Enjoying nice weather & low winds, we decided to push on thru Georgia. Having higher tides while transiting certain areas is critical. Many areas need serious dredging (to transit at low tide), but with 7′ tides, there is plenty of water if you time your trip correctly. Cumberland Island is one of our favorite stops. Most boats anchor near the southern end of the island at Dungeness, but this time we anchored near the northern end in the Brickhill River. While we arrived too late to spend time ashore, we were treated to quite the show right next to our boat. These 2 feral horses decided to sample the tender shoots growing on the muddy bank. We were getting a bit nervous as this one explored further into the muck & kept sinking deeper & deeper. We couldn’t do much – would the Park Service respond if we called? These are wild horses – would they just let nature take it’s course? After a while, no worries, he just plodded out as if it was no big deal.
Earlier, we spotted a family of feral boars checking out the water’s edge, but were scared away by our approach before we could get out our camera.
It is a bit funny that during our first trip to Cumberland Island 9 years ago, we didn’t see a single creature, even though we walked across & about for several hours. Since then, we’ve been rewarded with hundreds of sightings of the horses, armadillos, etc. – sometimes so numerous that they’re blocking our way as we walk down a path.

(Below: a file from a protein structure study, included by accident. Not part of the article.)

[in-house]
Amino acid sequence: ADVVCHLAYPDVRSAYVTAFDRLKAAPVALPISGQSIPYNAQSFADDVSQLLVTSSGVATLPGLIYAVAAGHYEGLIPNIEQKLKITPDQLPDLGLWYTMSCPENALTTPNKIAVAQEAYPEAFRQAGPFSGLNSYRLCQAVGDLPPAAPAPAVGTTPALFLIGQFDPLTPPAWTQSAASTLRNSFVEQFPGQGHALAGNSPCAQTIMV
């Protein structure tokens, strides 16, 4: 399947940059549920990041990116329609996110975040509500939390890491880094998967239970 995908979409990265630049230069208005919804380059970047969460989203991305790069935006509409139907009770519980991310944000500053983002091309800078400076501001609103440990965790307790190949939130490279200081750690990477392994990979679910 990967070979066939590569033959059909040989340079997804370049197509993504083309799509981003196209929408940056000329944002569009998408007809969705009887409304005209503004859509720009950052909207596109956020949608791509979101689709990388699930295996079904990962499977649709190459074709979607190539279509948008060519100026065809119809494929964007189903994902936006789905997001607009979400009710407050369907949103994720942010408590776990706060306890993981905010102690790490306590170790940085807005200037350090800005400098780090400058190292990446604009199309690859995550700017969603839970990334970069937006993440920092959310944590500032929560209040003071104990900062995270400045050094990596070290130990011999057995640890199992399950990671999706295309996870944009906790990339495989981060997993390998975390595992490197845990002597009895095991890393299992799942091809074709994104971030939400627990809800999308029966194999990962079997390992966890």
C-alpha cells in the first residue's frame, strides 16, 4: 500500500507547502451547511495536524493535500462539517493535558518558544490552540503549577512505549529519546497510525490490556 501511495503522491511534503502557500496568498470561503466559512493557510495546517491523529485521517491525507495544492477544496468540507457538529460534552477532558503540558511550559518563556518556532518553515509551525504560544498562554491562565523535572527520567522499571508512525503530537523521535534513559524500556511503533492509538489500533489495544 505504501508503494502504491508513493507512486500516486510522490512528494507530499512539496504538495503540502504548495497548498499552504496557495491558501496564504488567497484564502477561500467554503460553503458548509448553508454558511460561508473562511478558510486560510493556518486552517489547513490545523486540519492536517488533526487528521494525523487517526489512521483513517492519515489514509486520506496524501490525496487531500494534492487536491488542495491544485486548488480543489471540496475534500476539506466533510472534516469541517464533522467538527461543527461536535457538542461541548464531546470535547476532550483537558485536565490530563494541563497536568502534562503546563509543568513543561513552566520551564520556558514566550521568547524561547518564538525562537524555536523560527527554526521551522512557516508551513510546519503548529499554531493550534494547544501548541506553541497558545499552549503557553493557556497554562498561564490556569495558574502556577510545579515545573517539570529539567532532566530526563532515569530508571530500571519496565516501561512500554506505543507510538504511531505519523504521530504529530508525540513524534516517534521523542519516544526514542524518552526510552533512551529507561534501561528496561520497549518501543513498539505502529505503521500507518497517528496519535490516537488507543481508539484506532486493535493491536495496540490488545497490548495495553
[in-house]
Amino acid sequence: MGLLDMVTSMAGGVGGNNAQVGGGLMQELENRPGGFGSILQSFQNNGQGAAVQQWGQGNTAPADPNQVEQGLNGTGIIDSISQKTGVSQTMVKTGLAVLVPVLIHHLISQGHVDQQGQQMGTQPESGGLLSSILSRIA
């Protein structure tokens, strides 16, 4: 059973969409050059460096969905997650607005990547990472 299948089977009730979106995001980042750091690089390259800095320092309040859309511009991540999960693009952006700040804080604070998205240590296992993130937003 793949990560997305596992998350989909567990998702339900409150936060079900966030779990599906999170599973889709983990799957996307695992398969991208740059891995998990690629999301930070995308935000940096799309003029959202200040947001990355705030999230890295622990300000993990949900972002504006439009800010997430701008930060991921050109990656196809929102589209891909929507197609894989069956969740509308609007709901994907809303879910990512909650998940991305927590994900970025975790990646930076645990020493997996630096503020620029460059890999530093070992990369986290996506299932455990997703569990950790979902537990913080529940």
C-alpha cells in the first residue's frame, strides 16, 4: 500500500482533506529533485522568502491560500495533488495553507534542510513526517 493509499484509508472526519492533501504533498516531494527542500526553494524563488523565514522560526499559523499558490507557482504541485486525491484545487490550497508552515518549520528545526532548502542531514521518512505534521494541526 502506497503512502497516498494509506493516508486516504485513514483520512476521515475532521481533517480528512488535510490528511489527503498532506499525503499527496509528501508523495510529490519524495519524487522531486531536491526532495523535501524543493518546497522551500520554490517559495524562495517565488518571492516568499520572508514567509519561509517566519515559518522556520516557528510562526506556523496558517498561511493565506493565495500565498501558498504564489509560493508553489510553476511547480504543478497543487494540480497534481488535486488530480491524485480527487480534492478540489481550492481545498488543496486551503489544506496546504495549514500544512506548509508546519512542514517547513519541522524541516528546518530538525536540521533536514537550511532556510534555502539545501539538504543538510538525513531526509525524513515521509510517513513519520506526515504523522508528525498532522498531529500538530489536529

Cumberland Island is a fascinating place to visit with an amazing documented history going back to the 16th century, although possibly occupied as early as 2000 BC by aboriginal people for it’s diverse & delectable food sources including oysters, crabs, fish, deer & bear. In the 1800’s, it was a getaway for rich Industrialist families including the Carnegies. Now it part of the National Park system. Wikipedia has a great summary of the island & especially of it’s fascinating history https://en.wikipedia.org/wiki/Cumberland_Island